Investigation of arms deal overdue but to be applauded
The Times Editorial: Corruption allegations related to the R60-billion arms deal, which have troubled our body politic for more than 10 years, will finally be properly investigated.
President Jacob Zuma, with his appointment of a commission of inquiry into the deal, has surprised even the most fervent of sceptics.
His decision flies in the face of the announcement by Hawks head Anwar Dramat last year that it was not feasible to investigate the arms-deal procurements because it would take his unit 10 years to do so and then prosecute those who had corruptly benefited from them.
About R480-million is said to have been paid in bribes by companies supplying fighter aircraft and naval vessels.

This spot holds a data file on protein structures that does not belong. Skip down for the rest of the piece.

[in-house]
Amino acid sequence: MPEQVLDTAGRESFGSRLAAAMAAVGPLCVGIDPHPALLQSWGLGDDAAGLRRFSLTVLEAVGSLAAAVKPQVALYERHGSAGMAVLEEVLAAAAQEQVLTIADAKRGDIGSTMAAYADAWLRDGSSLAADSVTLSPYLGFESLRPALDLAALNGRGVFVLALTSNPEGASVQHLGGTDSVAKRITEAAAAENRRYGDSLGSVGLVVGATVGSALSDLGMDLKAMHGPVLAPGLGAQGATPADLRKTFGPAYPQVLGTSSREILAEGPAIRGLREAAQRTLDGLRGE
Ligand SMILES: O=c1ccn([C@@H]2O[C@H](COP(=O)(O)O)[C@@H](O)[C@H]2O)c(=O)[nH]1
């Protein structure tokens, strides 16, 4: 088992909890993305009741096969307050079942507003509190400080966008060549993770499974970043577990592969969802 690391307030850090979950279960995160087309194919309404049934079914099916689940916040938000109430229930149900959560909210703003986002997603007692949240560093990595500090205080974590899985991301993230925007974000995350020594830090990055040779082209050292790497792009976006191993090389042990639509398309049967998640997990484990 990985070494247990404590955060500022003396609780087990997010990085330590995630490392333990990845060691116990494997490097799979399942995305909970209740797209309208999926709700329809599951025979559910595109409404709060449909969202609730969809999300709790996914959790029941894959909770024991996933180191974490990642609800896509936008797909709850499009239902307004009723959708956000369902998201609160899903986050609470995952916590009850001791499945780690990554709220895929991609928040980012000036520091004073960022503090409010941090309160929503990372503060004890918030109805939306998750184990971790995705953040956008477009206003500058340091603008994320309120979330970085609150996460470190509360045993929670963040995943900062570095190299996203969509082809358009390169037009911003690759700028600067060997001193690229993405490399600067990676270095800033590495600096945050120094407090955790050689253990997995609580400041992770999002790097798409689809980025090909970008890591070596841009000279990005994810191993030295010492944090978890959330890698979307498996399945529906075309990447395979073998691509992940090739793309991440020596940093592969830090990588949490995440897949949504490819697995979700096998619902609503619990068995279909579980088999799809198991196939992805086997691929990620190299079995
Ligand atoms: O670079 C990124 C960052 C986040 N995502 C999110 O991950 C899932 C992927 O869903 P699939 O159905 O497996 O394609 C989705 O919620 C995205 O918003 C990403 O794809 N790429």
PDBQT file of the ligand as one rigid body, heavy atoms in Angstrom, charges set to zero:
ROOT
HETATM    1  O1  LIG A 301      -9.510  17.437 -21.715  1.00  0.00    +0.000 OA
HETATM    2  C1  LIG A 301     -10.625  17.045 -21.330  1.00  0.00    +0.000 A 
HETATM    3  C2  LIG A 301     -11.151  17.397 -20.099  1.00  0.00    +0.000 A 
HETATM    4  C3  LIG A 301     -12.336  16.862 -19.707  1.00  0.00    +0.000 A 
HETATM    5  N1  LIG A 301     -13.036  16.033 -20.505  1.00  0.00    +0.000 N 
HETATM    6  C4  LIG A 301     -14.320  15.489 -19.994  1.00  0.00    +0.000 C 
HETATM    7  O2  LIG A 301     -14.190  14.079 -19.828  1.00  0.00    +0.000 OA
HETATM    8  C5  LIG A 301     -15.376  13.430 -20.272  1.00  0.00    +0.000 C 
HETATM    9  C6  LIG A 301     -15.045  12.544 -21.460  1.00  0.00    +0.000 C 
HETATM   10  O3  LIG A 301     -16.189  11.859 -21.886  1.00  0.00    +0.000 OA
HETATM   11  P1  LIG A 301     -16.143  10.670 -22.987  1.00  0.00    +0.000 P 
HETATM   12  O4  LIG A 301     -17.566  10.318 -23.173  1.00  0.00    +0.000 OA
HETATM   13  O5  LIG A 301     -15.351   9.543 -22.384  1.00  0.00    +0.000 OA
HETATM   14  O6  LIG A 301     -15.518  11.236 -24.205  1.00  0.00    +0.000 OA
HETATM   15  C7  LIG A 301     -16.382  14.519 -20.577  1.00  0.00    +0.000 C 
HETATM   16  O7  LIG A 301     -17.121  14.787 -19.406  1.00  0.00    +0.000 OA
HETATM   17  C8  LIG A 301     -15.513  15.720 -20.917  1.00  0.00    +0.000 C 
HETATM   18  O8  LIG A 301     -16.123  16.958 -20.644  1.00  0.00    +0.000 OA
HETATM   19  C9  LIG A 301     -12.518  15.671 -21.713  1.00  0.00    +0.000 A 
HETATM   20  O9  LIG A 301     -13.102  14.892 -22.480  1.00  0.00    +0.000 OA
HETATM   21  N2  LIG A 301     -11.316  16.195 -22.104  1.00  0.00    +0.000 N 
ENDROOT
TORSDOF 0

Announcing the terms of reference of the commission of inquiry yesterday, Justice Minister Jeff Radebe said it would be headed by judge Willie Seriti and would have the power to subpoena witnesses and compel them to answer questions. It will be able to order searches and the seizure of assets.
The commission will have the power to recommend action against any person found to have improperly influenced the awarding of arms-deal contracts, and to determine if the state could recoup money lost to it as a result of arms-deal corruption.
Zuma, who has in the past been condemned for dithering, will, because of this investigation, regain some of his public stature.
His decision to get to the bottom of the arms-deal corruption allegations, and to give the commission wide-ranging powers, should be fully supported .
The previous administration, under Thabo Mbeki, steered clear of the debacle, despite clear-cut allegations against a number of individuals.
The ANC should give Zuma all the political support he needs, even though some of its senior leaders have been linked to the corruption.
The ANC and the country need closure on this.